A more recent publication presented new results that apparently contradict the points made in the commentary,  stating that the CIDI interview, which is used in the most important epidemiological studies is not only valid but highly reliable in identifying bipolar disorders. The study compares the results of CIDI administered by lay persons with the semi-structured interview SCID-IV carried out by specialists. The results, while surprising, seem irrefutable: out of 40 subjects, 10 of whom were diagnosed as Bipolar I (by CIDI), 10 Bipolar II, 10 sub-threshold BPD, and 10 with no disorder in the bipolar spectrum, the concordance is almost perfect. The well-known K coefficient is almost 1 for BP I, BP II and sub-threshold cases. The article seems to have resolved the debate, particularly since the authors included as collaborators a number of excellent, well-respected clinicians, some of whom had previously questioned CIDI applicability.
We are not convinced of the conclusions of the article. When there are suspicions that a case-detecting tool under-estimates the frequency of an ailment, the most serious problem is that of false negatives: affected individuals who are not identified as such by the "case finding" test.
As we pointed out, in the context of bipolar disorders, the crucial diagnostic issue emerges with those individuals who have experienced a hypomanic episode without being aware of it, of the range of related morbidities and co-morbidities, and of the negative outcomes of "euphoric" or "irritable" periods that it caused.
If an instrument of "case finding" underestimates a disorder, the problem is not represented by those cases which are identified as cases, In particular, as regards bipolar disorder, it is certain that a percentage of sufferers know that they have had a manic episode, since they have received treatment, and in the end have gained partial or complete illness insight. Such cases would very likely be identified through an instrument such as CIDI. However, the fact of the matter is that not all subjects reach this level of awareness, and this group would be missed in the estimate. In any case, an underestimate might arise from unidentified individuals being somewhat different from those subjects that are identified.
Let us hypothesize that the "real" rate of bipolar disorder is not 2% as many epidemiological surveys have reported, but reaches 4%, as suggested by some surveys conducted using other methods . This means that half of the cases would not be recognized (false negatives).
In order to deny such a hypothesis we are interested to know that the 2% of the cases "recognized" by the test are the only ones. Their veracity can be further checked by a clinical expert. Yet, this is not the only value: we need to ensure the accuracy of the screening and the reliability of frequency estimates reported by investigations with this instrument. The crucial issue is to deny that there may exist another 2% for that same definition, that is "different" from the 2% identified.
We can refute this hypothesis if it can be demonstrated that there are, on average, just two cases, two individuals that have had a manic episode out of every 100 tested.
Let's look at how the test sample was defined. Thirty positive cases were selected, 10 each of BP I, BP II and sub-threshold disorders, and 10 "BP negative". What would the chance of recruiting a "false negative" among these 10 persons be if the true frequency in the general population were 4%? If we accepted the hypothesis of a "true" prevalence of 4% and an "identified" prevalence of 2% (among those identified by the surveys carried out applying the CIDI) it would mean that 2% of people were false negative, and therefore the likelihood of finding at least one false negative out of the 10 "negative" subjects recruited for the validation study would be 2% of 10 individuals: P = 0.20, whereas the probability of finding no false negative would very high (P = 0.80)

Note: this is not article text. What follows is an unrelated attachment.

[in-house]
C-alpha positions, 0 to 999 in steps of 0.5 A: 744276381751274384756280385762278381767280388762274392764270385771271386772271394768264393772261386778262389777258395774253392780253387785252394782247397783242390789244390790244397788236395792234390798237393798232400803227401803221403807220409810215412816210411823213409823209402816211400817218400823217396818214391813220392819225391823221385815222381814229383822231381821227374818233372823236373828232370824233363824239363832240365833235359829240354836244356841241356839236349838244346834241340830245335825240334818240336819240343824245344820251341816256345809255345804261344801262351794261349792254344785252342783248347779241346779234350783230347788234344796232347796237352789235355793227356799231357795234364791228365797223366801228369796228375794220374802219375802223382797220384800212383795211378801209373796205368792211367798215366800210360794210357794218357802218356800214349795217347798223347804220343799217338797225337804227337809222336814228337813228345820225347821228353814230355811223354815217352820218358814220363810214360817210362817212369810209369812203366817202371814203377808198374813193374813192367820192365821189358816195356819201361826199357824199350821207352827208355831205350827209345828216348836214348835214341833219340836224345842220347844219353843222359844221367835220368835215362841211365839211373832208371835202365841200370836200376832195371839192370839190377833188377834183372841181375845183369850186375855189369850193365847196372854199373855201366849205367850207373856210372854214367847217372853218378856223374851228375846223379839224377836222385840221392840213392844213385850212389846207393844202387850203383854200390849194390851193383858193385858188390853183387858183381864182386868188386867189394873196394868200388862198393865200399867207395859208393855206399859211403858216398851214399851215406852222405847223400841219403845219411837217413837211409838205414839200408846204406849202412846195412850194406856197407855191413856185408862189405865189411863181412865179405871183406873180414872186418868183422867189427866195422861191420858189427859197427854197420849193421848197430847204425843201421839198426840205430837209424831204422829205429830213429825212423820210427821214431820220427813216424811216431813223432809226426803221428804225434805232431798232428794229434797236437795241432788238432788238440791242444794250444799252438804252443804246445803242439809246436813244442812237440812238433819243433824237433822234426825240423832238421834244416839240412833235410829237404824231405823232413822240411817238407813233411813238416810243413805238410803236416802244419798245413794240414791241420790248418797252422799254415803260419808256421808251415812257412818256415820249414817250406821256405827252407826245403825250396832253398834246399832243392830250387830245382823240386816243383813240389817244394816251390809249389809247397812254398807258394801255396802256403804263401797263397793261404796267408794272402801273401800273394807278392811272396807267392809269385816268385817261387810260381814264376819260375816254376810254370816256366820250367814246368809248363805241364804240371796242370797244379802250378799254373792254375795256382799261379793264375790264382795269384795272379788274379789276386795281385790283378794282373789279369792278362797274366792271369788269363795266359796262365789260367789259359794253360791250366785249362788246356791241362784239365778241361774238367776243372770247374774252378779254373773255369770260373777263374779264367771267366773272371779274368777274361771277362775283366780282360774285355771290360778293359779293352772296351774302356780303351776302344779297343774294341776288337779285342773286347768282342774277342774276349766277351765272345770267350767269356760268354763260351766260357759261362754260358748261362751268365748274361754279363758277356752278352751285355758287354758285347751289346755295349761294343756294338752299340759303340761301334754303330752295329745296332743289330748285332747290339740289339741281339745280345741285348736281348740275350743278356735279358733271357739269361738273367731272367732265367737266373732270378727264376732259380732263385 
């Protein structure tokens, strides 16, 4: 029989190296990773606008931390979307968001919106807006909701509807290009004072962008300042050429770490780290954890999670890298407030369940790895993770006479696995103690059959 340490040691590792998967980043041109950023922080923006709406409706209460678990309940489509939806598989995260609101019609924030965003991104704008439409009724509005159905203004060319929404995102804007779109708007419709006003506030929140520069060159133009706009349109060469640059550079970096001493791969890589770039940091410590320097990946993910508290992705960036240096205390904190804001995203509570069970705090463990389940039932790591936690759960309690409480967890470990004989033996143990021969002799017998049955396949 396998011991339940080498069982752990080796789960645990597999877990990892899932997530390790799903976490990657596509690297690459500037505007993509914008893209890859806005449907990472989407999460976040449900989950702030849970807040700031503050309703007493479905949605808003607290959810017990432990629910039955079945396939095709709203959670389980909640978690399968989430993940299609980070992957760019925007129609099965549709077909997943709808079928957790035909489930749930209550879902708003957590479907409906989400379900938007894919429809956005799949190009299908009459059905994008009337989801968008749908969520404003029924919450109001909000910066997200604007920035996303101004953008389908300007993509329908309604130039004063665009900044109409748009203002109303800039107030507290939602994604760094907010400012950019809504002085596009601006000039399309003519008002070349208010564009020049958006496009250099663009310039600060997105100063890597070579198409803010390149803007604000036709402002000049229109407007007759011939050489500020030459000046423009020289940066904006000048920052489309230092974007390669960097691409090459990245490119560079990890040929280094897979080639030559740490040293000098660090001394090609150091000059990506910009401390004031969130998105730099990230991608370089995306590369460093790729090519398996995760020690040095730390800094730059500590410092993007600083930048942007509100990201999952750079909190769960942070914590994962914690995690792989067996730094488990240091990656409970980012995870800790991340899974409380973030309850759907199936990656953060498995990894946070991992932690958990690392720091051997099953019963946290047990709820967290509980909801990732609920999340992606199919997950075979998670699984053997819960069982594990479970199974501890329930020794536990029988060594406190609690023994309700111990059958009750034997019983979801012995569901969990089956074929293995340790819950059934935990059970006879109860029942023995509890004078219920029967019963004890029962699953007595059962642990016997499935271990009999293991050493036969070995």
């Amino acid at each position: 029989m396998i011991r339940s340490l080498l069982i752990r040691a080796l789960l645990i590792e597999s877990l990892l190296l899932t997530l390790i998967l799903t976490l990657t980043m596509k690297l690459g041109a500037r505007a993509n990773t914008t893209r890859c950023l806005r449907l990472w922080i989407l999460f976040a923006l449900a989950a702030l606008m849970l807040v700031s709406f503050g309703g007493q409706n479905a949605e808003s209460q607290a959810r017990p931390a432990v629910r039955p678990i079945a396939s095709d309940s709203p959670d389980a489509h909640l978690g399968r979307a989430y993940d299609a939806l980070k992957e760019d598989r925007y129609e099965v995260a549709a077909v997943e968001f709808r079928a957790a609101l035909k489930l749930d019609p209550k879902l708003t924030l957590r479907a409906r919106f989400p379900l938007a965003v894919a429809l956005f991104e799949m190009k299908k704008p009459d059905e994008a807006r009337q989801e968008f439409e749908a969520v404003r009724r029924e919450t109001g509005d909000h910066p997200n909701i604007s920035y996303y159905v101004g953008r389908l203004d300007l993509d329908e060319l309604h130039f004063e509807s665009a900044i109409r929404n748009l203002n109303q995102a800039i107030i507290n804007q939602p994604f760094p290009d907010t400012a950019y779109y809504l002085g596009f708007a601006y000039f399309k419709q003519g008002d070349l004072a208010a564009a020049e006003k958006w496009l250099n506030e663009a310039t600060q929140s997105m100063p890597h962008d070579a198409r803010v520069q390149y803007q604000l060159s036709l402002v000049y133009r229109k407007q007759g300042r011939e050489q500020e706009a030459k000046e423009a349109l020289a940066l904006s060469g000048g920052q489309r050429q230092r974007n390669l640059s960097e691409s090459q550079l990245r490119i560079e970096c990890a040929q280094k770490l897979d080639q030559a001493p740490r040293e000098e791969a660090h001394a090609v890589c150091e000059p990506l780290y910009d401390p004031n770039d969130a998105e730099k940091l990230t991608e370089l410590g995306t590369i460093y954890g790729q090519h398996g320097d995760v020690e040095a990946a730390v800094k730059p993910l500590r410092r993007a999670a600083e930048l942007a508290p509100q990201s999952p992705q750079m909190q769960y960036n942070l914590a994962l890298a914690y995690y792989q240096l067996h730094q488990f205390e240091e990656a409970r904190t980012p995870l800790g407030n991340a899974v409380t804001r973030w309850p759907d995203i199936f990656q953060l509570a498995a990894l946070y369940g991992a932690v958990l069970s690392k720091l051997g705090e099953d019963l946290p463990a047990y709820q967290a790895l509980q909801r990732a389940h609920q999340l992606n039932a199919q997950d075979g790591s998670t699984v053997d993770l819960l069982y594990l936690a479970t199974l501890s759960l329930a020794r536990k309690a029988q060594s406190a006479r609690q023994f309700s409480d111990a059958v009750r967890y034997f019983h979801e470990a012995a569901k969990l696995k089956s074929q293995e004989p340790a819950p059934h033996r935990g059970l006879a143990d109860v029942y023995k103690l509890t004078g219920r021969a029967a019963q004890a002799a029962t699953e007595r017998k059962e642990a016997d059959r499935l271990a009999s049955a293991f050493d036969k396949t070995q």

If one carefully analyzes the details of the study, it can be observed that the concordance among the negatives was 1, that is, among these 10, none was affected (according to both clinician assessment with SCID and lay-interviewer evaluation with CIDI). It is likely that this was the case and no false negatives were missed. Even if the prevalence was 4% and the CIDI test was not accurate, it would be difficult to note such a fallacy in a small sample that probably would not include any false negatives.
The authors claim to have weighed the sample to give a good estimate of concordance. That is to say, from this small sample of 10 true negatives with concordance of 1, the estimate of concordance would be similar even with a much larger sample such as 98% of the population.
Nevertheless, here is where the artifact originates: should 98 subjects be tested instead of 10, the CIDI might not have been as accurate and the concordance would have been lower, but with a "representative" sample of 10, it is unlikely that any false negatives would have been encountered. Thus the weight of the sample is rather arbitrary, particularly in terms of how closely it actually represented the population which it is testing. In fact, the sample was constructed in such a way as not to recognize undiagnosed cases among the normal control population. This is paradoxical for this is exactly what the main application of the test should be.
The article is certainly interesting and important both for students and for clinical epidemiologists, but some considerations should be pointed out. In terms of recognizing known cases as such, there are no doubts that the test was successful, but the results do not give a clear indication as to how reliably the CIDI can recognize undiagnosed bipolar disorder cases. And, given the straightforward way of administration of the test compared with other methods, this is exactly what it will be used for; estimates of disease prevalence are exactly what we are interested in determining with the CIDI.
Further research studies are needed on larger "negative" samples before the field will be persuaded that CIDI really does what it is supposed to do.
The use of simple self administered tools in two levels community surveys on Bipolar Spectrum disorders, as the Mood Disorder Questionnaire [8, 9] or the Hypomania Checklist [10, 11], must be serious considered for measure the needs for care for Bipolar Spectrum Disorders in the Community.
We thank Fatima Obamina for valuable suggestions